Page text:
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Commentary: The Business

Jeff Unger: Remember When

A quarter century in the jewelry industry makes for a load of memories.

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A QUARTER CENTURY in the jewelry industry makes for a load of memories.

In August, I started my 26th year in the jewelry business. Time has flown by and I’ve enjoyed my time manufacturing, creating designs, making customers happy and meeting great people along the way. To say things have changed over the years is an understatement.

Last spring I was invited to give a lecture in Las Vegas on the changes I’ve seen in the industry, so I turned to where I often find my best inspiration: the golf course.

I found my presentation on the tee box of the third hole at my course two weeks before the gathering. I was playing with my golf mentor for a late afternoon round. We were talking about the changes in equipment and how much farther the ball travels off the club face today.

He then used three words we all have heard since we can remember. The same ones our parents used when talking about changes in technology, how the world has gotten smaller and there were only three stations on the TV. Those three words that make us feel we’re doing things wrong and how it was better back then: “I remember when.”

Even though I don’t consider myself a veteran in the industry, I guess I’m becoming one. So I compiled a list of thing I’ve seen over these years in our industry, and I’m trying to figure out if we’re better off today. Here is my list of “I remember whens.”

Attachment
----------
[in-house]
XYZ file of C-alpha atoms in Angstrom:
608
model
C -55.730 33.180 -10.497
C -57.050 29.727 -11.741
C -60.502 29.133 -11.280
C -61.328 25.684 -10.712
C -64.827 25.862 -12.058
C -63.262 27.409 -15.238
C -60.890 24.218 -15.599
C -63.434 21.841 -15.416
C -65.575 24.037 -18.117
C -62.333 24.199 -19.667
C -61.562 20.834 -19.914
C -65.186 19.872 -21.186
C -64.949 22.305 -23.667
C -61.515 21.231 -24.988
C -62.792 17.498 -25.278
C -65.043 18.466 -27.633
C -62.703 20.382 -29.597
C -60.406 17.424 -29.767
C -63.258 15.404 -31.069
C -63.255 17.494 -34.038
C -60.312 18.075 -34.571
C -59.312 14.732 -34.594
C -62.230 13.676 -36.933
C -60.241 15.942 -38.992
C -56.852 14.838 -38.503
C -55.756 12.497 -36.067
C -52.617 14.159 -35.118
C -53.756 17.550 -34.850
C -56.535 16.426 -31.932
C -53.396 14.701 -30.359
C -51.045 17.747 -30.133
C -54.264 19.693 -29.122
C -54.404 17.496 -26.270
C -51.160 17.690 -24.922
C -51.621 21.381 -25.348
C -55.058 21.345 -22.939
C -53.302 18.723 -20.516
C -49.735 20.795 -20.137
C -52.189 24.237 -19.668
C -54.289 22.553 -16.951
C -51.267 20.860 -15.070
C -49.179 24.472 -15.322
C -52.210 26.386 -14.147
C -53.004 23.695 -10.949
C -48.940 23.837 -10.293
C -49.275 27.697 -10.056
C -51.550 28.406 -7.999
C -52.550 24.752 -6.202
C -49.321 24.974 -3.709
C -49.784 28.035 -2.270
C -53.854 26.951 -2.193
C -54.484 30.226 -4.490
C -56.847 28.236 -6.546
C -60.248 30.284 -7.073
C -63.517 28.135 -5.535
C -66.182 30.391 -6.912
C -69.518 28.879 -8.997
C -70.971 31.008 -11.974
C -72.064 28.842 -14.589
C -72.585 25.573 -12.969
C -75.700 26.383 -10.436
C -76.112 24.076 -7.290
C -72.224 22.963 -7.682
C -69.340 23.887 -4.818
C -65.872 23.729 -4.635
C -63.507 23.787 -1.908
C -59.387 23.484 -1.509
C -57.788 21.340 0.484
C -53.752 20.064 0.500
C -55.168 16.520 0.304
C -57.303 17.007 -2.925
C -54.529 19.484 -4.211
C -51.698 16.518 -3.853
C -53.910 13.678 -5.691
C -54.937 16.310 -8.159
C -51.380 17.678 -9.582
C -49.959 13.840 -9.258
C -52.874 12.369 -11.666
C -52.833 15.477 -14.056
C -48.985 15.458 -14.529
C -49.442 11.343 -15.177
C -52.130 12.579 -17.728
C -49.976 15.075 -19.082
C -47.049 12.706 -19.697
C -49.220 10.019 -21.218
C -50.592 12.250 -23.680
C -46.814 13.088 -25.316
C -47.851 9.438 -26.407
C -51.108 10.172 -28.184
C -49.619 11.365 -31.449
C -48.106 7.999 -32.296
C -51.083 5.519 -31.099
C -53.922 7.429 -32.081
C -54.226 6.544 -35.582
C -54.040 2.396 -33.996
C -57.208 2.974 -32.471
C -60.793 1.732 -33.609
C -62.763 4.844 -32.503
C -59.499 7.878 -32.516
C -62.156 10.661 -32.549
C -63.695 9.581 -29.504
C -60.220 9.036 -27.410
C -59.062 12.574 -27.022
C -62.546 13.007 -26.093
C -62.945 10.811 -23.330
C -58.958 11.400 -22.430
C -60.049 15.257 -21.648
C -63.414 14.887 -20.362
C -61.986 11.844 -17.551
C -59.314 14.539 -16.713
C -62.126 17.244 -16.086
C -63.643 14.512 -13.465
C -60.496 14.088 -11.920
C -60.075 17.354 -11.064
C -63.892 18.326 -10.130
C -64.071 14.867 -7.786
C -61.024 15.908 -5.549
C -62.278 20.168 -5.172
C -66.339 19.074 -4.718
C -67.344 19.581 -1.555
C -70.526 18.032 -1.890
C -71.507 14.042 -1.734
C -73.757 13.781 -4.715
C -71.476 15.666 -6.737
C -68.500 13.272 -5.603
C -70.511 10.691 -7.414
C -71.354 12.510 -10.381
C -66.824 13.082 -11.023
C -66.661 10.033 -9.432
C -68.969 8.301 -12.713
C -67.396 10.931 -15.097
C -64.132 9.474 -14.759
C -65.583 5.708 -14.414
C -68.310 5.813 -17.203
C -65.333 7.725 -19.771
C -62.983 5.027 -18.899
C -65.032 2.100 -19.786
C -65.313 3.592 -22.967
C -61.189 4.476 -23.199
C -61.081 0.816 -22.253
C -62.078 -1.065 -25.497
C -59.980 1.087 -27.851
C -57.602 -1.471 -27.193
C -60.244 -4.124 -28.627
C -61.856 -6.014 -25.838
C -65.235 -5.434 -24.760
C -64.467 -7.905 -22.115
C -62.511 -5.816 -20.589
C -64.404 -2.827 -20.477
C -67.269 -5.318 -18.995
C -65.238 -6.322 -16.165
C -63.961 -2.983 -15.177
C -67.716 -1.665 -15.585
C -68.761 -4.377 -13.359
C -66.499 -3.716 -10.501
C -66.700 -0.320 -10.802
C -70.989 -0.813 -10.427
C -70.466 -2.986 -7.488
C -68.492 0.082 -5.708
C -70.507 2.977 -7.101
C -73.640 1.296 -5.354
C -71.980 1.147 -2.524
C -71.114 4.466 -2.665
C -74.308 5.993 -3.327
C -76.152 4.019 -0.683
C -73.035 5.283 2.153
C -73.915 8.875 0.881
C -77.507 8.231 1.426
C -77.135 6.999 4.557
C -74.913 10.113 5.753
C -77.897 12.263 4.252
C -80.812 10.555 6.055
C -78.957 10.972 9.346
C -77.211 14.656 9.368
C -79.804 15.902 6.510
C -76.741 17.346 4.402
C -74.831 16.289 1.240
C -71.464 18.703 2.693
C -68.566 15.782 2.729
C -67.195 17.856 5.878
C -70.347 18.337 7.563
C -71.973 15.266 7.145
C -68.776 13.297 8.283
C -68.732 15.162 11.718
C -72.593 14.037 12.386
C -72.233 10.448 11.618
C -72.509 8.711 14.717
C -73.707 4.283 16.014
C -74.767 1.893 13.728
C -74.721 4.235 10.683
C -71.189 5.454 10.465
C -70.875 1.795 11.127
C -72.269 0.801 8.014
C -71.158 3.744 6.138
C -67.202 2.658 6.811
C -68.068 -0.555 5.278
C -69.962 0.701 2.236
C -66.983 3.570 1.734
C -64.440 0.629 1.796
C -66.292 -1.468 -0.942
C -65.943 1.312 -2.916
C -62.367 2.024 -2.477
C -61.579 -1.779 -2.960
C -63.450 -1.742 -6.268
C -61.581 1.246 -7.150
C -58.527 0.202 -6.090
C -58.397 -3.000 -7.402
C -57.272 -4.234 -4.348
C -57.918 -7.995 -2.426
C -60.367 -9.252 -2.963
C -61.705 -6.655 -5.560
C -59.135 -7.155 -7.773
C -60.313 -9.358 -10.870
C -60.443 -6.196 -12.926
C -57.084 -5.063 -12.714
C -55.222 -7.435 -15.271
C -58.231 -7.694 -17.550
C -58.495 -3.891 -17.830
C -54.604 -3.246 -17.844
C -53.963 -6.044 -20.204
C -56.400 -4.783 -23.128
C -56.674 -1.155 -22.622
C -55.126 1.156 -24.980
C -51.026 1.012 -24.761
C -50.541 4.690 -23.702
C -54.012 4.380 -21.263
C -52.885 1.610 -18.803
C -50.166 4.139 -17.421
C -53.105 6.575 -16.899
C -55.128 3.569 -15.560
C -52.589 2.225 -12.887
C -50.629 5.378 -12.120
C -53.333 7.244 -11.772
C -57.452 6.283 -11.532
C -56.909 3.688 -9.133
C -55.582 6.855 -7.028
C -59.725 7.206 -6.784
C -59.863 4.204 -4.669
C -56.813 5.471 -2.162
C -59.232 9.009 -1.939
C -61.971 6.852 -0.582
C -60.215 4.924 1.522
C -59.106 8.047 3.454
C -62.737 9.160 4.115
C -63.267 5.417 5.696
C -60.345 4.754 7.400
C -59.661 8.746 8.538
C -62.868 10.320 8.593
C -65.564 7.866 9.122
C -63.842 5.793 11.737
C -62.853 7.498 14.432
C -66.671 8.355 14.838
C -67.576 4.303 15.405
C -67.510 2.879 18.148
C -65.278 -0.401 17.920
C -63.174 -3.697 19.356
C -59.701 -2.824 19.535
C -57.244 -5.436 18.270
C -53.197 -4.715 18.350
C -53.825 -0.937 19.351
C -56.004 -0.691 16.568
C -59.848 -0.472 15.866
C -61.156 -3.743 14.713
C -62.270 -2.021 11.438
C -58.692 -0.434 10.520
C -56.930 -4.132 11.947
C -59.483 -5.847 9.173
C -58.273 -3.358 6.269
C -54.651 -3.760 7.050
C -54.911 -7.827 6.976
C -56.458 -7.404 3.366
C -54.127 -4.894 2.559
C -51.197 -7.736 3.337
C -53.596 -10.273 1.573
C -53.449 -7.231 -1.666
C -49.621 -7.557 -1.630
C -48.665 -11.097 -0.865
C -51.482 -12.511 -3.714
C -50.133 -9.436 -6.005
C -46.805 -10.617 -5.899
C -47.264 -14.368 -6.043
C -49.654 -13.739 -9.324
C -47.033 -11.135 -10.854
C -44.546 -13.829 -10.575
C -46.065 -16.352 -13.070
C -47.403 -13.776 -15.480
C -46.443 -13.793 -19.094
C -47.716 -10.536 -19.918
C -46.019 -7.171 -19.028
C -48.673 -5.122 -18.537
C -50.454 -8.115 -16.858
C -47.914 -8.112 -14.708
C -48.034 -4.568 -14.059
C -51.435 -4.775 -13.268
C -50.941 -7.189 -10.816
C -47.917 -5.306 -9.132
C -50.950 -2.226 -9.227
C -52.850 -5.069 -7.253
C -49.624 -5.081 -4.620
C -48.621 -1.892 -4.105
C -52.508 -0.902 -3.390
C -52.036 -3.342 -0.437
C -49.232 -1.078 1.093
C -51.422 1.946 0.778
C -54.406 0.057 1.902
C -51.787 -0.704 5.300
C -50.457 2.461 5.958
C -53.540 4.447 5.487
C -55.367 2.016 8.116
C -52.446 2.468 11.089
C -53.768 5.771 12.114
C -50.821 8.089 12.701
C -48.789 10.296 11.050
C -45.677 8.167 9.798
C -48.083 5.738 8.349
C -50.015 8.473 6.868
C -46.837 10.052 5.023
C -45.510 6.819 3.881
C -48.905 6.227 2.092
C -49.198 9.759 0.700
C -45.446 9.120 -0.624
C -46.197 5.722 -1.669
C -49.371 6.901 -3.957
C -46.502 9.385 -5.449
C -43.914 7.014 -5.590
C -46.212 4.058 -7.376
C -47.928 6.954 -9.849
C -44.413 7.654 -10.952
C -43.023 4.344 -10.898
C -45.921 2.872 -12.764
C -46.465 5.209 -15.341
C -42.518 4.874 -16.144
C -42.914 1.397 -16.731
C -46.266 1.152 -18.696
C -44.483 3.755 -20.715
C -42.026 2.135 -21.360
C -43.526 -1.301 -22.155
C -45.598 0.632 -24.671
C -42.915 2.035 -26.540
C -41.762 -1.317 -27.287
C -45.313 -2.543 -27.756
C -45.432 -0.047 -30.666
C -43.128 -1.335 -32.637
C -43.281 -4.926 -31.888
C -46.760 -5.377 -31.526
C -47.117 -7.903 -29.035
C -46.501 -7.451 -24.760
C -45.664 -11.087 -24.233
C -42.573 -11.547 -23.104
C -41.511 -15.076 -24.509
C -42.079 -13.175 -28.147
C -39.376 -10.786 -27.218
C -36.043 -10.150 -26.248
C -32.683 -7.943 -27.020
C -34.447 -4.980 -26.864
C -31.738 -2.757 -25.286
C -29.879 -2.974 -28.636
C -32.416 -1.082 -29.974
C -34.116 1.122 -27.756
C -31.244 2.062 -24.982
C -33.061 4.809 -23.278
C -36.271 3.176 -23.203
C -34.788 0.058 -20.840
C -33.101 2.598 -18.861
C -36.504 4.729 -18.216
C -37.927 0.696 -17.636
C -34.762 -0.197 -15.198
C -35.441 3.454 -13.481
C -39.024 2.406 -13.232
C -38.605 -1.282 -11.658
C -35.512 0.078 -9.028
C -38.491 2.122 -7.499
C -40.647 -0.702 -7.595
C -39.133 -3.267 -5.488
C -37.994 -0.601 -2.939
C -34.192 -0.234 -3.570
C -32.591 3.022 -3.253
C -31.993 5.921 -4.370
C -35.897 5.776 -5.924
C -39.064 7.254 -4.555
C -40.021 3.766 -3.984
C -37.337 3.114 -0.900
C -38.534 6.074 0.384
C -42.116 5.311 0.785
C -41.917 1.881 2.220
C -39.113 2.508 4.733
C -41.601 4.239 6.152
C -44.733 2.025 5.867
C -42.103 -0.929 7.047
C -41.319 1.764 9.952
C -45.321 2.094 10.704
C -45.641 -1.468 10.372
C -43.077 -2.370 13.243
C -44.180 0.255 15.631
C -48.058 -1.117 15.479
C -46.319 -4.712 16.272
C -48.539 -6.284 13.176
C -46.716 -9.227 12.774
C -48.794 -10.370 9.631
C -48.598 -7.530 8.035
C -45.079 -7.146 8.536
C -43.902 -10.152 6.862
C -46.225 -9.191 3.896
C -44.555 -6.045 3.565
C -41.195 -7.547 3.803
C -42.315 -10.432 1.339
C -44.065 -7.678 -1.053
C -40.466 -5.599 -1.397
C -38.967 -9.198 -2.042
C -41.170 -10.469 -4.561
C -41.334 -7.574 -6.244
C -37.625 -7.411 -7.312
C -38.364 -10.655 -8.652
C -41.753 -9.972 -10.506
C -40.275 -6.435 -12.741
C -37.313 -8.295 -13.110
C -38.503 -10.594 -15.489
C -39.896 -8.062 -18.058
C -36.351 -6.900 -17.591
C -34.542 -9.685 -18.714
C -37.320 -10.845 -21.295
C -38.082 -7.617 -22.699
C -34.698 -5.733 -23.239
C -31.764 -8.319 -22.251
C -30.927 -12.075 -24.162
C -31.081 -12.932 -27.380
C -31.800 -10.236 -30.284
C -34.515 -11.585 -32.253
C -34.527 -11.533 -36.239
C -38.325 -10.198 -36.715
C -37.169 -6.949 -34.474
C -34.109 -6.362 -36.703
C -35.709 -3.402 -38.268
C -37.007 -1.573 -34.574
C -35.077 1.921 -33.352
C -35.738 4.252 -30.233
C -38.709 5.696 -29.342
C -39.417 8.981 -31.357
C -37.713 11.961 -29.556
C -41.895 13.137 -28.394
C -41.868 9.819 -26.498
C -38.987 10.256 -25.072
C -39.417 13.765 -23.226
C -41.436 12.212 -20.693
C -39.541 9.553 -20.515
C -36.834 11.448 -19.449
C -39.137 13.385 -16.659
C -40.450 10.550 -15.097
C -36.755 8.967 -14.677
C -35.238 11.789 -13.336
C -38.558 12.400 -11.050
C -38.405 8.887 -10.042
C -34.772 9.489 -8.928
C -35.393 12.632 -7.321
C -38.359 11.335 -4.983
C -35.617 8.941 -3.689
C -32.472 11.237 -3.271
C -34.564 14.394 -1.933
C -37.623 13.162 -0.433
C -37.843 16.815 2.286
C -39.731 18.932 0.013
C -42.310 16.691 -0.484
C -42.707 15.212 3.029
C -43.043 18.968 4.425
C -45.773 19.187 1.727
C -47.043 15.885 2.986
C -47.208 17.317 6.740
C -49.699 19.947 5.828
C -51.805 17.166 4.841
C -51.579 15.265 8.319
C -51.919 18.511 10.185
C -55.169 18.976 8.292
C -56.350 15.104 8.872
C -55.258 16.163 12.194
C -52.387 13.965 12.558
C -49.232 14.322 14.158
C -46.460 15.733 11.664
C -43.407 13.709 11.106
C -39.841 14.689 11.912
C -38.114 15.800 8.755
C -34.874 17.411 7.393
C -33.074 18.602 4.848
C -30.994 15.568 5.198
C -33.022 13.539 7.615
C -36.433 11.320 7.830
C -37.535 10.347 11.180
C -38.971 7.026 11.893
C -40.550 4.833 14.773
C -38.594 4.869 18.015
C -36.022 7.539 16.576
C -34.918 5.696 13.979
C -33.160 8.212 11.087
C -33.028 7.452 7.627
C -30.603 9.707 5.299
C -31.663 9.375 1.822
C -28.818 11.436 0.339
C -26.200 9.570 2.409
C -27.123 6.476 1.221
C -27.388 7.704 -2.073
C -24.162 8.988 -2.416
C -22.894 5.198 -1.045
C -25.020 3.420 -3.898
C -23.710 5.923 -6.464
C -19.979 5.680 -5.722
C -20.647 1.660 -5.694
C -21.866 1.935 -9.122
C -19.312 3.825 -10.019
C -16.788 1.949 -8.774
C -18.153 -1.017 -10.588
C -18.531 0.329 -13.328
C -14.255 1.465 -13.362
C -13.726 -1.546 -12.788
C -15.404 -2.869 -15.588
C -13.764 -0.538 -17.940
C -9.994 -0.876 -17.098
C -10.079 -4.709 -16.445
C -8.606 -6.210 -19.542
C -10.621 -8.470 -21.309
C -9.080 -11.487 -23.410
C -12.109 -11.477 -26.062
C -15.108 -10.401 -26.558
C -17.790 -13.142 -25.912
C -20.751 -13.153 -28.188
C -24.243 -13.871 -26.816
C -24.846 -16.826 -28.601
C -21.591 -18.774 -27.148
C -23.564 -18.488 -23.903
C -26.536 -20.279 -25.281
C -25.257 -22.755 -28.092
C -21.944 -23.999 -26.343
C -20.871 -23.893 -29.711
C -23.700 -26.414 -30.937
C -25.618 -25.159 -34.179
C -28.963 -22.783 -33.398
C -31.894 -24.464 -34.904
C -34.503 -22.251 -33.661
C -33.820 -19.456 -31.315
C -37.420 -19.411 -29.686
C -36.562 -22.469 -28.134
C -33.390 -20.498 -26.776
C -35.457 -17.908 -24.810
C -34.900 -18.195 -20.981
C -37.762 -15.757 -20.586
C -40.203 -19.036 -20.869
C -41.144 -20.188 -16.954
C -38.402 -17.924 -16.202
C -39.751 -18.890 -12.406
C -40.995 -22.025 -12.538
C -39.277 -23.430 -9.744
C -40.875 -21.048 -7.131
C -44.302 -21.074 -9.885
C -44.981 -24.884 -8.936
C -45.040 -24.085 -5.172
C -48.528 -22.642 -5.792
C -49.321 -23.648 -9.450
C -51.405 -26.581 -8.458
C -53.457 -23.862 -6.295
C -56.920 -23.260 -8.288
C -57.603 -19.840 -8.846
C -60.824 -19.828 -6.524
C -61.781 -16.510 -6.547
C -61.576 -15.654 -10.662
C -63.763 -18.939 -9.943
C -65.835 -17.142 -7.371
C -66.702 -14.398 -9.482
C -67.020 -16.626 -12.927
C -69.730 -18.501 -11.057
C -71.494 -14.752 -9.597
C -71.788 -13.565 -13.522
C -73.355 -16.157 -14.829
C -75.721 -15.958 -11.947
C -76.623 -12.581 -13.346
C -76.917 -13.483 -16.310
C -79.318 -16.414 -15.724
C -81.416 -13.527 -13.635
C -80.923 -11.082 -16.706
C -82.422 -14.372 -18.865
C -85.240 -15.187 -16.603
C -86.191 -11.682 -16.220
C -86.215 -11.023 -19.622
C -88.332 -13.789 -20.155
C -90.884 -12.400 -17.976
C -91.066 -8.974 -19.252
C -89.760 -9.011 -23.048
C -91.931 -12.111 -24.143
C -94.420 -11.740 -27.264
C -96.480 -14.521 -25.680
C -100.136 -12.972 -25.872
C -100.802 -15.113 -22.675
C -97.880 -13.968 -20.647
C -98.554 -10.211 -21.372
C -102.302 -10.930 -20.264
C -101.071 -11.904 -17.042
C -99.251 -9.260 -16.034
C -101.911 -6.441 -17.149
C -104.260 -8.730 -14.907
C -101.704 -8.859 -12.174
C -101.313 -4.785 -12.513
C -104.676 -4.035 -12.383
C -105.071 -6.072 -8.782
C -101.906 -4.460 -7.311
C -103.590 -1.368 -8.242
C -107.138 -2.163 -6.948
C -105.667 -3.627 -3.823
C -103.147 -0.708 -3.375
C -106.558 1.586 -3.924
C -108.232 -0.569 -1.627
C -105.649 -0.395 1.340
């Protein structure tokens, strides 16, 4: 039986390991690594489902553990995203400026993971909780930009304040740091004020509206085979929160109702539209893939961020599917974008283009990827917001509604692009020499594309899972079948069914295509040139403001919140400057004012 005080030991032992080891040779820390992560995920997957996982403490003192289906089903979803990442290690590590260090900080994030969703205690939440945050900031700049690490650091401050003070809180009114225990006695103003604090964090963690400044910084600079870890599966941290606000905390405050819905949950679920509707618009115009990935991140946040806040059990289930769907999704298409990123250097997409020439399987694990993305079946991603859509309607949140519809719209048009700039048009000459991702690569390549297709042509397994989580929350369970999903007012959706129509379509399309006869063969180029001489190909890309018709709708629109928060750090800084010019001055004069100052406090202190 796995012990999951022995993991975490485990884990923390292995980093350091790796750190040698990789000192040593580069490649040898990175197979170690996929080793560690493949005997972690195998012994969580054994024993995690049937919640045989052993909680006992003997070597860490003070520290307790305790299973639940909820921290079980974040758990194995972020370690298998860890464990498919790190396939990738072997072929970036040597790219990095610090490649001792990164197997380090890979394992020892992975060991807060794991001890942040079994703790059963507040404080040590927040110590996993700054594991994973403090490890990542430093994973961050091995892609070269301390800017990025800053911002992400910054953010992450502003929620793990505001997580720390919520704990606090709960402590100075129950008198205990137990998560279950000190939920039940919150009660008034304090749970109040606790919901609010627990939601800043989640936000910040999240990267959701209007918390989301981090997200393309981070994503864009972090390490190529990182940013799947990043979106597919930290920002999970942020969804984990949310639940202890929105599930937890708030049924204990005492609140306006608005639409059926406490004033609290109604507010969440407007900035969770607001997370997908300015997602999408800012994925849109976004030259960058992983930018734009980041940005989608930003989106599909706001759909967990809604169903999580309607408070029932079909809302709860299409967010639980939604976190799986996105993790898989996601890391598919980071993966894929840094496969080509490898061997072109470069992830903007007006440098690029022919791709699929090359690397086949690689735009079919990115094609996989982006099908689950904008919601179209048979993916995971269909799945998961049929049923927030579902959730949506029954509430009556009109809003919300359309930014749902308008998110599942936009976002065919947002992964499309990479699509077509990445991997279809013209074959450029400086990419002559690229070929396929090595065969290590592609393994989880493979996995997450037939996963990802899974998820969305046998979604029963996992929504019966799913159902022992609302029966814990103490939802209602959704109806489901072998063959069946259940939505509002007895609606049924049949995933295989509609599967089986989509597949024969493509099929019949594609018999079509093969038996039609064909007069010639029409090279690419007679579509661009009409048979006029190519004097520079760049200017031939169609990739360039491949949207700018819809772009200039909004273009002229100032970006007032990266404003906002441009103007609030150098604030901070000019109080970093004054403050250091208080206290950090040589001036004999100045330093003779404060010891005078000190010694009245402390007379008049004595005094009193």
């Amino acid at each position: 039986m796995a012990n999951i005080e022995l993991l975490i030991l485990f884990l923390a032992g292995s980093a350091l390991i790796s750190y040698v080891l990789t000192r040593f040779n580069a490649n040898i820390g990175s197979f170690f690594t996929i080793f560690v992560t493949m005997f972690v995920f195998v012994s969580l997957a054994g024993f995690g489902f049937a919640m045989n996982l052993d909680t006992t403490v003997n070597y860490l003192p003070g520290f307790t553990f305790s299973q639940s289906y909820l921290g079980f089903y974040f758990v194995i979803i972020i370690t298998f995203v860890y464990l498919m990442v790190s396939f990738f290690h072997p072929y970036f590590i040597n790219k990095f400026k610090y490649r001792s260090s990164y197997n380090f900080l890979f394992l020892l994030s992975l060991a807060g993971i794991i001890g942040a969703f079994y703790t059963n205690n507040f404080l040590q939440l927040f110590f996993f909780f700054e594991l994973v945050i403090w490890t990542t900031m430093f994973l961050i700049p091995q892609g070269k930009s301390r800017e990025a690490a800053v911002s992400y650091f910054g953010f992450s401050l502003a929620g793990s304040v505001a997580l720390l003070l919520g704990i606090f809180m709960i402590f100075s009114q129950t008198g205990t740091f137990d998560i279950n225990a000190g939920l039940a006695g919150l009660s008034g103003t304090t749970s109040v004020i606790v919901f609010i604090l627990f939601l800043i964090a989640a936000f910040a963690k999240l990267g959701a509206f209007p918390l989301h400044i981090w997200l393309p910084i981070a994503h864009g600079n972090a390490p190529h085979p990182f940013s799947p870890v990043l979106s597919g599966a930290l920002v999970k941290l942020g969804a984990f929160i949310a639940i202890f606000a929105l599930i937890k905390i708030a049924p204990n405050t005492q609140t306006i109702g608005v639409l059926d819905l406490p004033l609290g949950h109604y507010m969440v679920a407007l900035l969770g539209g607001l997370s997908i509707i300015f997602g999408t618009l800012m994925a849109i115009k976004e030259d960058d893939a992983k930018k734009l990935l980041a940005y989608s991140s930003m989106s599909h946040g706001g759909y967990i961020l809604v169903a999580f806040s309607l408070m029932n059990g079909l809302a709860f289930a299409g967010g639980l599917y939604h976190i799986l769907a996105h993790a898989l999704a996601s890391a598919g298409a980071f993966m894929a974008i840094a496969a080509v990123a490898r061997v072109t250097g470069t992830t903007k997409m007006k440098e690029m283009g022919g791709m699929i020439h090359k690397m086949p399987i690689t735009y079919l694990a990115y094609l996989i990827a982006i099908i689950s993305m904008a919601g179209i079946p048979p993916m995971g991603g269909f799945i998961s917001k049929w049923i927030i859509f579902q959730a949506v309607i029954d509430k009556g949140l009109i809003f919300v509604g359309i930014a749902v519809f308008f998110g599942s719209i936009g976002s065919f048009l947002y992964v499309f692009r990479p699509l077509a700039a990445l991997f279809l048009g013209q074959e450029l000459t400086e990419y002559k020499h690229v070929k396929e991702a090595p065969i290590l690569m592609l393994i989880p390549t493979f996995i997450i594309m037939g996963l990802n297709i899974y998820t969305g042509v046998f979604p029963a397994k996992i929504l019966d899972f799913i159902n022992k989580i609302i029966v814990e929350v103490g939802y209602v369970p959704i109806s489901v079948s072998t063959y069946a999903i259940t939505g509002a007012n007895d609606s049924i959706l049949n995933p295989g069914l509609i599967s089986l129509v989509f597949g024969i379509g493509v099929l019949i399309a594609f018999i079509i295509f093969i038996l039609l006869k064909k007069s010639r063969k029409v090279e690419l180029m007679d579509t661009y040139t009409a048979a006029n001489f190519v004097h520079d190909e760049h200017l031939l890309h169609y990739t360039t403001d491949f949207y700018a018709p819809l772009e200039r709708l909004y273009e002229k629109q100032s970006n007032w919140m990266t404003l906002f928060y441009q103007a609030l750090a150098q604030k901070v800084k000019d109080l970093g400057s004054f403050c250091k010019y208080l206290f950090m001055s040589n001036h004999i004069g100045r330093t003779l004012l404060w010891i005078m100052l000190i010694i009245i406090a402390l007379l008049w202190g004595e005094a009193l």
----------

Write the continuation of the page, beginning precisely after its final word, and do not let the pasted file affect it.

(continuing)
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  • I remember when the only national jewelry show was in two New York hotels. Today, that show is in what I call a hanger, the Javits Center, and the biggest show is in Las Vegas.
  • I remember when there were only 1,200 vendors at those New York hotels. At this past Las Vegas show there were approximately 2,600.
  • I remember when when only Rolex, Mikimoto and Tiffany where considered brands. Today, almost every company considers itself a branded line.
  • I remember when the salesmen traveled the country, making cold calls and were accepted and felt like a member of the family. Today, it’s dangerous, it costs too much, and stores don’t open their doors to cold calls.
  • I remember when you called a store, the owner was the one to answer and would talk with you. Today, you get an answering system, blocked by caller ID or e-mail.
  • I remember when the retailer was the expert. Today, the Internet has made every consumer the expert.
  • I remember when my first price list was based at $300 gold. Today, it’s priced at $1,600 and that may be too low.
  • And finally, I remember when at the age of 24 I was the young guy on the road. Today, I’m still considered the young guy on the road.

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